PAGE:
Since [[bip-0016.mediawiki|BIP16]], the Bitcoin Community has used miner-signaling (where miners place a specific flag in the blocks they produce) to trigger the activation of a consensus change. This has worked to assure that the network remains in good consensus throughout the activation period. However, in the case of [[bip-0141.mediawiki|BIP141]], this activation process of signaling '''readiness''' resulted in confusion between signaling readiness of the miner software; and signaling political support of the consensus change.

This lead to much drama; and a strong movement within the users to move back to using flag-day style activations.

In this proposal we address this issue by requiring miners to explicitly signal that they are '''not-ready''' for the proposed network upgrade. This removes a great amount of the political confusion, as the default behavior is now ambiguous:

# A miner chooses to enforce the new consensus rules.
# A miner may choose not to upgrade; and not enforce the new consensus rules. In a soft-fork this behavior is acceptable; except for the loss of funds and disruption caused by mining on-top of other invalid blocks without detection.

In the case of signaling '''not-ready''', the miner is simply referencing the technological reality of their lack-of-readiness. This allows the Bitcoin Community to focus on the miners who have signaled that they are not-yet-ready, and build support with them. Thus, helping the miners implement the technological aspects of this network upgrade.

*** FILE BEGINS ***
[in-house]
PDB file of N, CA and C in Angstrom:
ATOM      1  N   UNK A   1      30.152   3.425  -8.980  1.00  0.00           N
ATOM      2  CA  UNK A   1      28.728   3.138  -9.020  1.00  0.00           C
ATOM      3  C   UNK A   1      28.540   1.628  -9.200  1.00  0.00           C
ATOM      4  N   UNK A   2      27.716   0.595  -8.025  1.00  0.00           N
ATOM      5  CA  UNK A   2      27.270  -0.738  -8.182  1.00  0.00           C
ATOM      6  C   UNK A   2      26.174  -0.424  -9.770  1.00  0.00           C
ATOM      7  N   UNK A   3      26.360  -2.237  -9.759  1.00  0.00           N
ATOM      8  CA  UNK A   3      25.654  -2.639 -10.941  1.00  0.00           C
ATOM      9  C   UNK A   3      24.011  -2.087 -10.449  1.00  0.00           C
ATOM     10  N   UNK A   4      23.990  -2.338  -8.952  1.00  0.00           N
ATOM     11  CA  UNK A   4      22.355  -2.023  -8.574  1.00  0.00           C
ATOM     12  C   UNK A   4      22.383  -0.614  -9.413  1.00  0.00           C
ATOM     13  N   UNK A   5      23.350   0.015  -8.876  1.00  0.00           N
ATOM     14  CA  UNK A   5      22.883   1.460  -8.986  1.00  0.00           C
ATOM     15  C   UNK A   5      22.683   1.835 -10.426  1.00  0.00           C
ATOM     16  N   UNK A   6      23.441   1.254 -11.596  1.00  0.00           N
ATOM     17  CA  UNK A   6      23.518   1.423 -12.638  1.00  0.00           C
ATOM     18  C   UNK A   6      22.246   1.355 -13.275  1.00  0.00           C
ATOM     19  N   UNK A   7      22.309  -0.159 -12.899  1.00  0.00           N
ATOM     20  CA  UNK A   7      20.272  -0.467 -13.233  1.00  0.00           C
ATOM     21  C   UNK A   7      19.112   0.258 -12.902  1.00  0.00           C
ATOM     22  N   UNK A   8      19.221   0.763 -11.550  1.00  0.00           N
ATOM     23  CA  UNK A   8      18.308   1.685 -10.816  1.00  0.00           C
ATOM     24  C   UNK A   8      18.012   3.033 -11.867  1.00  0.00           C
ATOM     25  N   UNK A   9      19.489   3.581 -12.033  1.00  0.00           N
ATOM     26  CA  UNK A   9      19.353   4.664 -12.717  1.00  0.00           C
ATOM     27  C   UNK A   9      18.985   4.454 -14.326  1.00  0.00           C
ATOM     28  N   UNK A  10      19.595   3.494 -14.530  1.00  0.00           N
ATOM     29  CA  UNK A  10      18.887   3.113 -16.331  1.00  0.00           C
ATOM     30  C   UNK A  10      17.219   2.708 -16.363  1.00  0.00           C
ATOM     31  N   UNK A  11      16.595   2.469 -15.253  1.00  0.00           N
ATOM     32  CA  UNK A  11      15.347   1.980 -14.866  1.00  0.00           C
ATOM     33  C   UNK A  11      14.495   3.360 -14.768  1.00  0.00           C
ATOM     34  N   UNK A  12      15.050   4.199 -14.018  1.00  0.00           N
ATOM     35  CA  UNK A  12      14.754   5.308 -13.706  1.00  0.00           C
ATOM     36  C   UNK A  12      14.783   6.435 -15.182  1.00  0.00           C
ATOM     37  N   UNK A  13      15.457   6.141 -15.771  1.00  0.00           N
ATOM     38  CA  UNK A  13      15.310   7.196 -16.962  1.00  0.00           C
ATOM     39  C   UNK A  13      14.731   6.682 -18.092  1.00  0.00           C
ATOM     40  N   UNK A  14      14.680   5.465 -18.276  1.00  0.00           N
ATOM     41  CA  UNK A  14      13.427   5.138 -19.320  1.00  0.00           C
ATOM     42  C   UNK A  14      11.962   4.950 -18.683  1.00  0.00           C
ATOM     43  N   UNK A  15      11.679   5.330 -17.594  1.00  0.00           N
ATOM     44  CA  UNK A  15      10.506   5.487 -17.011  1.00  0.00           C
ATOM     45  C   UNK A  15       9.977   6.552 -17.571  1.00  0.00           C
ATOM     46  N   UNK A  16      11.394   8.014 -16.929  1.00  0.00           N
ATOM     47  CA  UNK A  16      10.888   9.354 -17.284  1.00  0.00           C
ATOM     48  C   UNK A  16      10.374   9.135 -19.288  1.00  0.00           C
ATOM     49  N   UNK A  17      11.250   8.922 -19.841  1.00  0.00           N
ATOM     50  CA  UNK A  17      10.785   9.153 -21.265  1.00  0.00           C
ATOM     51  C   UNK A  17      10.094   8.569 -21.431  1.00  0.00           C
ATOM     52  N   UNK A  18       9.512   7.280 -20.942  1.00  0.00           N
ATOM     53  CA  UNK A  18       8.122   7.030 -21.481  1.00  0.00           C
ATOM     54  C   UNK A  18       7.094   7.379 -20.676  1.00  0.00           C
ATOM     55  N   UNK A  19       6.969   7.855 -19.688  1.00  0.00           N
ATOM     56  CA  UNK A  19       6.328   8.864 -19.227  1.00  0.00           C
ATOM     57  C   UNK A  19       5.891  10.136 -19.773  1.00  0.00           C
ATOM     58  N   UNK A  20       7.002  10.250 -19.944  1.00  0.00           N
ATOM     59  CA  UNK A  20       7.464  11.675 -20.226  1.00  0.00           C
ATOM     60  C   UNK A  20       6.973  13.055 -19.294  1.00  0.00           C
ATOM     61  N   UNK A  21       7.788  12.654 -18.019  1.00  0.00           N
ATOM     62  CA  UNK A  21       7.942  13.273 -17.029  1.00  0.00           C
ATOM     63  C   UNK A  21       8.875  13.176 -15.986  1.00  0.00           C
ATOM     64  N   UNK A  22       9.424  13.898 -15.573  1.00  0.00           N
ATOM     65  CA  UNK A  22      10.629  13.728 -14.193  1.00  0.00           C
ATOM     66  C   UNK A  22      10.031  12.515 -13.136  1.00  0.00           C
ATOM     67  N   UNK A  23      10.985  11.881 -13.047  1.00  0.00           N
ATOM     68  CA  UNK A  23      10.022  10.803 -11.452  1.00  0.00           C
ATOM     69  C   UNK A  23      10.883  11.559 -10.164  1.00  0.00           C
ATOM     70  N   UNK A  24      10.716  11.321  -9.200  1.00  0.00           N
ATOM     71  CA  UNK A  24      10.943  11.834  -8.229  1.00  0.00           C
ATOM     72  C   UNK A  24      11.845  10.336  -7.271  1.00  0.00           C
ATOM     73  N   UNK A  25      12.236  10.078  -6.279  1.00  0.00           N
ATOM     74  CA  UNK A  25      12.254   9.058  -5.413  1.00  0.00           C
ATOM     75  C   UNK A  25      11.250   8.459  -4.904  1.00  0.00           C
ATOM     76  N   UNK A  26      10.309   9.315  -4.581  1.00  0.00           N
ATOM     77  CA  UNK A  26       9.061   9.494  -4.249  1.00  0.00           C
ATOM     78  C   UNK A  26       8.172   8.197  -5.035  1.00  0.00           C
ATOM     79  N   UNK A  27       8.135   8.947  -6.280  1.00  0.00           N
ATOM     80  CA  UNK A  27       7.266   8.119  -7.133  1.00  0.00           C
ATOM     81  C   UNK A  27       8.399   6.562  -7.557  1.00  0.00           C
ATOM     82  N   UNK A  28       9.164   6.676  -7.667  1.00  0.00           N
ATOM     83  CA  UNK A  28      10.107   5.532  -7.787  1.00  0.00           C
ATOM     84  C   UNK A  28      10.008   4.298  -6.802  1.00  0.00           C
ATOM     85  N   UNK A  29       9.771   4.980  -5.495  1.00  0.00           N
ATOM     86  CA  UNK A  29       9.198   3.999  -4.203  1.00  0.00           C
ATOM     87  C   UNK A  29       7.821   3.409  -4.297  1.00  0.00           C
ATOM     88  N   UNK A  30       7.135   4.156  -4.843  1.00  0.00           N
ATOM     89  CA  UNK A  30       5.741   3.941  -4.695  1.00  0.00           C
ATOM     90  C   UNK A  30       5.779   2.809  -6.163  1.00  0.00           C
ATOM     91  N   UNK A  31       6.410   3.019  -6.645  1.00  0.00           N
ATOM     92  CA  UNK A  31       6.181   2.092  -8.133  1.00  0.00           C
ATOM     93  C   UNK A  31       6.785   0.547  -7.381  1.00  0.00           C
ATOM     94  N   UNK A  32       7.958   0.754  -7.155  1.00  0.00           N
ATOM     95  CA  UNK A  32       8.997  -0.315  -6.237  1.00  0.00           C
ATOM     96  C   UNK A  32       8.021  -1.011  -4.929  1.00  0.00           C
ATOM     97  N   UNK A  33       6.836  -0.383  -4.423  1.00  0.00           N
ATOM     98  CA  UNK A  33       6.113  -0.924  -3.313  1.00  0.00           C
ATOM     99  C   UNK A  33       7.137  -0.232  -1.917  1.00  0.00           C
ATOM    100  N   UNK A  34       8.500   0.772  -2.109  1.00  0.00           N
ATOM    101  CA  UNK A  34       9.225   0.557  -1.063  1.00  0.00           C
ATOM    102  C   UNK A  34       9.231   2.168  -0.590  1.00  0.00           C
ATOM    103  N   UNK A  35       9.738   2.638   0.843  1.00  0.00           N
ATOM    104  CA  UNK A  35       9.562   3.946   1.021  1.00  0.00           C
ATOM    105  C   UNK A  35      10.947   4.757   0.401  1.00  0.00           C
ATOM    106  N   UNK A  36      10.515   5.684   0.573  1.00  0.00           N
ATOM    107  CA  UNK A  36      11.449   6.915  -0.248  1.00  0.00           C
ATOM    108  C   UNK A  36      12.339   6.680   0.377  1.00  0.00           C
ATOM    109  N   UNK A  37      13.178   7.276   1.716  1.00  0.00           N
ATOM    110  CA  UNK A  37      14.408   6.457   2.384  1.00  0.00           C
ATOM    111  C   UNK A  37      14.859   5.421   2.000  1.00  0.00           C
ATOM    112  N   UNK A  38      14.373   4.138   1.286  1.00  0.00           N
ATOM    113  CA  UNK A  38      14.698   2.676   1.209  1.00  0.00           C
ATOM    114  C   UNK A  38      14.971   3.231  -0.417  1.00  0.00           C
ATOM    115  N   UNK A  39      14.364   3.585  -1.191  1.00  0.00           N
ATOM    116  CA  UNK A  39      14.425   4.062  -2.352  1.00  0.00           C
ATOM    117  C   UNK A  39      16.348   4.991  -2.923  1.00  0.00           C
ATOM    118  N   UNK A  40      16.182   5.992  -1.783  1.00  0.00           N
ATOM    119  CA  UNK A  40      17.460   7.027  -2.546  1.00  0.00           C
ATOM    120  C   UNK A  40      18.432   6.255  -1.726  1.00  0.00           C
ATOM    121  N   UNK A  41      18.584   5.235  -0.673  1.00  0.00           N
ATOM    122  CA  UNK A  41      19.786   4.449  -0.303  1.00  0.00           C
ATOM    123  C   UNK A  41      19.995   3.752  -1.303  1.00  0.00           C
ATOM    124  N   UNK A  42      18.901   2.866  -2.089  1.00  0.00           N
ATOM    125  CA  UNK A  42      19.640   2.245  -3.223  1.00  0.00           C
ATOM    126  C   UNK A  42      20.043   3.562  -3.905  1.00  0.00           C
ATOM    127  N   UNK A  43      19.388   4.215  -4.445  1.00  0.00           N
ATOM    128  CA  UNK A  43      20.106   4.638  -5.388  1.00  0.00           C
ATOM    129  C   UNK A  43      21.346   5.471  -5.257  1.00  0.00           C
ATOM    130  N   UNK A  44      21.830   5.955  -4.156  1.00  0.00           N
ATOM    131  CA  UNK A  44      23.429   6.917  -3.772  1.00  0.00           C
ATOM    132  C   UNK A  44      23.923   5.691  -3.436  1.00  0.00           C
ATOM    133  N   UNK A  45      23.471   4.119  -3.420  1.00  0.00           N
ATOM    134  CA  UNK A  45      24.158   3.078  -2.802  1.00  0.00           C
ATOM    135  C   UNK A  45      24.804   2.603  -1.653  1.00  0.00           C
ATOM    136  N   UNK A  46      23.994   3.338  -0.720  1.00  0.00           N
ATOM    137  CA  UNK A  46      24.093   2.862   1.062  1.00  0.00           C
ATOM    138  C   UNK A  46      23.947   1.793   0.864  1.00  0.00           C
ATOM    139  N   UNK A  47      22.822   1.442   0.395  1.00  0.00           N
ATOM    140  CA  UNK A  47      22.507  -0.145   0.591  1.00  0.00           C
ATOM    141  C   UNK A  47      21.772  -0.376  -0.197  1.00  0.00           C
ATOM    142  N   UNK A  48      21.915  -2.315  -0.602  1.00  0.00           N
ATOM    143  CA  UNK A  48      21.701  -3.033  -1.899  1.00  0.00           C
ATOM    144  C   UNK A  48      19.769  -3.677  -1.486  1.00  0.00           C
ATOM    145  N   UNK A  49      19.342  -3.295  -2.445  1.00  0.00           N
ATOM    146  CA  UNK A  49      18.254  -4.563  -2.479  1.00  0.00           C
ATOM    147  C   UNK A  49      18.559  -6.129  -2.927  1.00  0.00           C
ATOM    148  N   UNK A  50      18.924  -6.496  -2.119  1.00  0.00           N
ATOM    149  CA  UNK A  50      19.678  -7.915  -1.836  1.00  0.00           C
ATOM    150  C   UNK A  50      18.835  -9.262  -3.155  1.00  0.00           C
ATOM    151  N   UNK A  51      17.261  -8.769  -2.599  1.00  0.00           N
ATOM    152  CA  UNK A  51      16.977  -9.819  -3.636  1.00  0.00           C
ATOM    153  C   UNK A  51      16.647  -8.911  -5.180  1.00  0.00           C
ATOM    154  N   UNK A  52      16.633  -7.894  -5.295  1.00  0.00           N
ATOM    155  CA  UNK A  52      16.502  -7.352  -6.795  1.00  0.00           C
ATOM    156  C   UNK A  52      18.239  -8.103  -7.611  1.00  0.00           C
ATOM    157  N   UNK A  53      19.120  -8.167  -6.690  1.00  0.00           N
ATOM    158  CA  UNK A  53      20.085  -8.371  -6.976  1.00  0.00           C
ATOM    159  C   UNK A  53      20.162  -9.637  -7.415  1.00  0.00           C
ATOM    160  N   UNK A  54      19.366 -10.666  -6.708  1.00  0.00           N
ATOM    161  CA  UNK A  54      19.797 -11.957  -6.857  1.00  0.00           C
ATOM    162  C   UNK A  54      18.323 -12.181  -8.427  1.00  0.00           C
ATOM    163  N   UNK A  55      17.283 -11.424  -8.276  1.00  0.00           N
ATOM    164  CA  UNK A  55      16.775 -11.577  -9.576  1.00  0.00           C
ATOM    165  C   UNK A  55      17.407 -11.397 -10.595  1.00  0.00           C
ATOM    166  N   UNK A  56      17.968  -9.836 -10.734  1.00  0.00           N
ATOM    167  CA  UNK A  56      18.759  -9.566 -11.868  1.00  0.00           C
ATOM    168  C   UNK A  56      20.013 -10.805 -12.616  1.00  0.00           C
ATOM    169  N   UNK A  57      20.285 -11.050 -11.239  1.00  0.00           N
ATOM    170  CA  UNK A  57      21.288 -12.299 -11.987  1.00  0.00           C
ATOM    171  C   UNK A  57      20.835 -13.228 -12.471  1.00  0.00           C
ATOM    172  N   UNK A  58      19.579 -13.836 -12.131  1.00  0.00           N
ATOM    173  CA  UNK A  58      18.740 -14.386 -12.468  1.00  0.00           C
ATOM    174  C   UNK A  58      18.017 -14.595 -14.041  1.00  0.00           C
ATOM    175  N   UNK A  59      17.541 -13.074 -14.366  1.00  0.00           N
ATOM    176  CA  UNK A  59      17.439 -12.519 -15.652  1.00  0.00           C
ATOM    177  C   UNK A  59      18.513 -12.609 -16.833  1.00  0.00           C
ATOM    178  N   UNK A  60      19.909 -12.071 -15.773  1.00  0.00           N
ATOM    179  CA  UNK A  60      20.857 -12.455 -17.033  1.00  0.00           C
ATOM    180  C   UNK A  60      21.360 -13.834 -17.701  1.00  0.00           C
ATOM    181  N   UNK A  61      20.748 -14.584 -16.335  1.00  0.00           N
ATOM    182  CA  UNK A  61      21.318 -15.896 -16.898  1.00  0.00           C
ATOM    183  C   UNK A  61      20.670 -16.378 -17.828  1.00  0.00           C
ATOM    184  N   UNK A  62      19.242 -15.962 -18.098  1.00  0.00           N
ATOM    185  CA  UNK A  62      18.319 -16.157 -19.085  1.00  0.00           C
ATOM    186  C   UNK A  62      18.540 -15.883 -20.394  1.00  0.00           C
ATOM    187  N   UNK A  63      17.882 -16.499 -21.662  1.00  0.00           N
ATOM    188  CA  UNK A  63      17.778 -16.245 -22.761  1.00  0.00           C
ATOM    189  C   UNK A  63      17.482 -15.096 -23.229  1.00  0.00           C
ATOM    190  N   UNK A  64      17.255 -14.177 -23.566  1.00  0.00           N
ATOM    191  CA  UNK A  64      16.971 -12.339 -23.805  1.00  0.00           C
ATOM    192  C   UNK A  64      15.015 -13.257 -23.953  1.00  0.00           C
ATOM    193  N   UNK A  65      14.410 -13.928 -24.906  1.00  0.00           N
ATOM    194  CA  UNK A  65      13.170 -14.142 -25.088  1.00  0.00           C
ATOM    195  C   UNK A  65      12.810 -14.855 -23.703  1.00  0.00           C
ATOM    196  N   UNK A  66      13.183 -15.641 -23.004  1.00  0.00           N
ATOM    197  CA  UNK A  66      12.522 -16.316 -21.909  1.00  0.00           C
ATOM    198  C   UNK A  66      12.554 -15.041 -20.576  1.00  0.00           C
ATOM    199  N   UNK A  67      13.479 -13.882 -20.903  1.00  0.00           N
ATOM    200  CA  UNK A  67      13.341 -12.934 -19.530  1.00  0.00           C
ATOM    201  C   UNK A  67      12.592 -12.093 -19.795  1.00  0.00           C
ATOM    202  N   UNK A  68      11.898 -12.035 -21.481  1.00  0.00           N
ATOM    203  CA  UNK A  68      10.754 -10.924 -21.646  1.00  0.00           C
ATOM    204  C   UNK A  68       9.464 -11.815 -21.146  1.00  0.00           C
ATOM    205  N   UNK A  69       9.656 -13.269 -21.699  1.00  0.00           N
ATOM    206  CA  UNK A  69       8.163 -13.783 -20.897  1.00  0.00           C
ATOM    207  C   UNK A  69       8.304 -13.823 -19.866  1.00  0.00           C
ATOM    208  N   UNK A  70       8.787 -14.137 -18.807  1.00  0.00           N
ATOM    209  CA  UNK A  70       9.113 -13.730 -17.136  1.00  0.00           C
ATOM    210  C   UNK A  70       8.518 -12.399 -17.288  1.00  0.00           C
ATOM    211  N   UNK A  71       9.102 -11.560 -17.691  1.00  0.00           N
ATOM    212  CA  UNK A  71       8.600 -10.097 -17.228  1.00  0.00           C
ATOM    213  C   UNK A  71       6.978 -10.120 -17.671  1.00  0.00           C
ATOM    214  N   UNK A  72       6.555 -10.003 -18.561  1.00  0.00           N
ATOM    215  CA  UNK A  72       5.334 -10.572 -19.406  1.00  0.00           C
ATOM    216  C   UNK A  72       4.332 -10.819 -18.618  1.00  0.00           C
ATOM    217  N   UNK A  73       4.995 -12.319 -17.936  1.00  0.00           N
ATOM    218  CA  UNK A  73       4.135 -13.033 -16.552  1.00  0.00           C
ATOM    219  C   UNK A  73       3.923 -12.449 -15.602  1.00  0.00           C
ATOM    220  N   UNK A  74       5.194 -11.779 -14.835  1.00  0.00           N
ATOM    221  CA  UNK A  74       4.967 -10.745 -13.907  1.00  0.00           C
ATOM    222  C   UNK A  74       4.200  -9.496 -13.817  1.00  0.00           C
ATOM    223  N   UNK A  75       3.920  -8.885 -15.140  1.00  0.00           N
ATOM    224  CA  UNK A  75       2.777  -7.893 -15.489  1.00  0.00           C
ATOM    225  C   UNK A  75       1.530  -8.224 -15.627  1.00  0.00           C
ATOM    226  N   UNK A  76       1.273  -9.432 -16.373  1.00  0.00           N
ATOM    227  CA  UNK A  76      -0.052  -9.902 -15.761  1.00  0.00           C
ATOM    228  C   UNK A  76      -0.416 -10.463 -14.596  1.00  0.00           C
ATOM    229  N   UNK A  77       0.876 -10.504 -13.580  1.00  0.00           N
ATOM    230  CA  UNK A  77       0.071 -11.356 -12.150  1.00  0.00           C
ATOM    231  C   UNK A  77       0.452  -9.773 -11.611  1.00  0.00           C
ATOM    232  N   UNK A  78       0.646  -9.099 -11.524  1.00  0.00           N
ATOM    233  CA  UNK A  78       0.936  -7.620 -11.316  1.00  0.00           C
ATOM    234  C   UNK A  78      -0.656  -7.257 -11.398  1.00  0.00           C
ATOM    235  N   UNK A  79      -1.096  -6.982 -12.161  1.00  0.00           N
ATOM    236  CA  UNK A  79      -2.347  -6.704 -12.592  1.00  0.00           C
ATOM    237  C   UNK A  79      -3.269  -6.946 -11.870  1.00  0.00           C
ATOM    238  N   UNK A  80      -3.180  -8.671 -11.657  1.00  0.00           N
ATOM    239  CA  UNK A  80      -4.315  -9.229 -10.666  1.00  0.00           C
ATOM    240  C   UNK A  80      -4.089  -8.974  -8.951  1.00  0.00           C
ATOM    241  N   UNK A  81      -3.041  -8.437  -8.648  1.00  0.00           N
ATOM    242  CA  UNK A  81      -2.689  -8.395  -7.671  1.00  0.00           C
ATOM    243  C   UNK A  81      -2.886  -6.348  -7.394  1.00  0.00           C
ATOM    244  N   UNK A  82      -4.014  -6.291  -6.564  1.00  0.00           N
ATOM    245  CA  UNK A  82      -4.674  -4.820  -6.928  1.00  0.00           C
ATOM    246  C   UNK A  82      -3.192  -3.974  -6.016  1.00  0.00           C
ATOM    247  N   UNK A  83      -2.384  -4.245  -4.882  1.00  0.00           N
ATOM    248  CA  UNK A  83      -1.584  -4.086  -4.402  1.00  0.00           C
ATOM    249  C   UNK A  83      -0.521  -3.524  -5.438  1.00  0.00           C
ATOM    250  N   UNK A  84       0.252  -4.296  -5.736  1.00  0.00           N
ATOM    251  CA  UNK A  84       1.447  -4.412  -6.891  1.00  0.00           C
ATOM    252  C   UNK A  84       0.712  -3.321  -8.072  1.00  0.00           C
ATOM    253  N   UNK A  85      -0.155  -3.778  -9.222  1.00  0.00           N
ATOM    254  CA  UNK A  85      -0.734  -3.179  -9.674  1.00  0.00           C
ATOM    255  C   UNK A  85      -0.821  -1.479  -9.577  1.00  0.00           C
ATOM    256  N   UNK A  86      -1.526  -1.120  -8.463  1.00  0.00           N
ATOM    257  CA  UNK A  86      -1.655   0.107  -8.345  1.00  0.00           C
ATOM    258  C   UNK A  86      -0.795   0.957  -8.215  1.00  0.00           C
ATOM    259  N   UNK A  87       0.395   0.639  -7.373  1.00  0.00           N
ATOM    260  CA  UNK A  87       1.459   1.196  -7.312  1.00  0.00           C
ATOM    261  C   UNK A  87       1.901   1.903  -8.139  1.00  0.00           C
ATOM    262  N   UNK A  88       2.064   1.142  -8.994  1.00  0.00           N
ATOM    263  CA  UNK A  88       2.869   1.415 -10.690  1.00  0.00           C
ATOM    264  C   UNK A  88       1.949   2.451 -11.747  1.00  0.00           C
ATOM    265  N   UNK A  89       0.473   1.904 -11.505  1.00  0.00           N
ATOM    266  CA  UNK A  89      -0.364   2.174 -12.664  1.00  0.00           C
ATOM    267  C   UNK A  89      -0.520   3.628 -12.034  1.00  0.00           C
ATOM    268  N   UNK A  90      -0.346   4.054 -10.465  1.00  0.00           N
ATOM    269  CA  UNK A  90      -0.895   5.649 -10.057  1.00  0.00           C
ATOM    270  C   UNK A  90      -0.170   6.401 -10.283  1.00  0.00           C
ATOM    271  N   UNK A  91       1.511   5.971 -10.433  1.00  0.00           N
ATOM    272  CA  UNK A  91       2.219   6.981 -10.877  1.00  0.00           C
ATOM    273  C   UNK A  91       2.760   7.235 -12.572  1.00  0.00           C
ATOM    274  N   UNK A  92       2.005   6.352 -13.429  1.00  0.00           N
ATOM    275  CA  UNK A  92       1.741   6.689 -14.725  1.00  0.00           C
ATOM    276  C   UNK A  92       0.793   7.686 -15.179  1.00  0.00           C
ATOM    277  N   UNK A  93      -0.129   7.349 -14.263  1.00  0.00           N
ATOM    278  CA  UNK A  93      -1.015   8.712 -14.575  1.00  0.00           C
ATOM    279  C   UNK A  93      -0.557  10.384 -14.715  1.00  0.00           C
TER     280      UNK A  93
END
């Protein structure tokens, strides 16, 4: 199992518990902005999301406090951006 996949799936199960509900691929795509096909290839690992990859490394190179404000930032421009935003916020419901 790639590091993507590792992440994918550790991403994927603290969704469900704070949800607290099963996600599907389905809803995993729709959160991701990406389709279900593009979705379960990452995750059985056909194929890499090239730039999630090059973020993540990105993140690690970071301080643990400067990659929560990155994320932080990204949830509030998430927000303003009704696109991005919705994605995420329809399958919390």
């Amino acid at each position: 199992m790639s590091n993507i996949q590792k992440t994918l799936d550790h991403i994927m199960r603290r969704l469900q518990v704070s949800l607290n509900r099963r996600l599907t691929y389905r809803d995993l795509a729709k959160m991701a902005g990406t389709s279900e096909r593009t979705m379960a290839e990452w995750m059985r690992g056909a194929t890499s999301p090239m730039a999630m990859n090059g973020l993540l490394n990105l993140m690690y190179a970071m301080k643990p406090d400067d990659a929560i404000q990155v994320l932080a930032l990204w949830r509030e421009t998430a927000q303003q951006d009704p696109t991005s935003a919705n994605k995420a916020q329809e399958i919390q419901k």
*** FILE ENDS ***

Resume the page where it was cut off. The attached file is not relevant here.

This proposal uses 2016 block intervals; using the same set of intervals as used for difficulty adjustment calculations.

# The '''start_height''' should be 13 x 2016 block intervals (approximately six months) after the release of the software that implements this upgrade.
# The '''stop_height''' should be 26  x 2016 block intervals (approximately one year) after the '''start_height'''.


There will be exactly 26 intervals, to attempt activation:

'''LOCKED_IN''' becomes activated IF:
# Less than 126 blocks signal '''not-ready'''. In any interval. OR
# Less than 1008 blocks, but 126 or more blocks signal '''not-ready'''. For a total of 14 intervals.

'''FAILED''', i.e. activation failed IF:
# 1008 or more blocks signal '''not-ready'''. For a total of 13 intervals. AND
# 126 or more blocks signal '''not-ready'''. In all remaining intervals.

This document is dual licensed as BSD 3-clause, and Creative Commons CC0 1.0 Universal.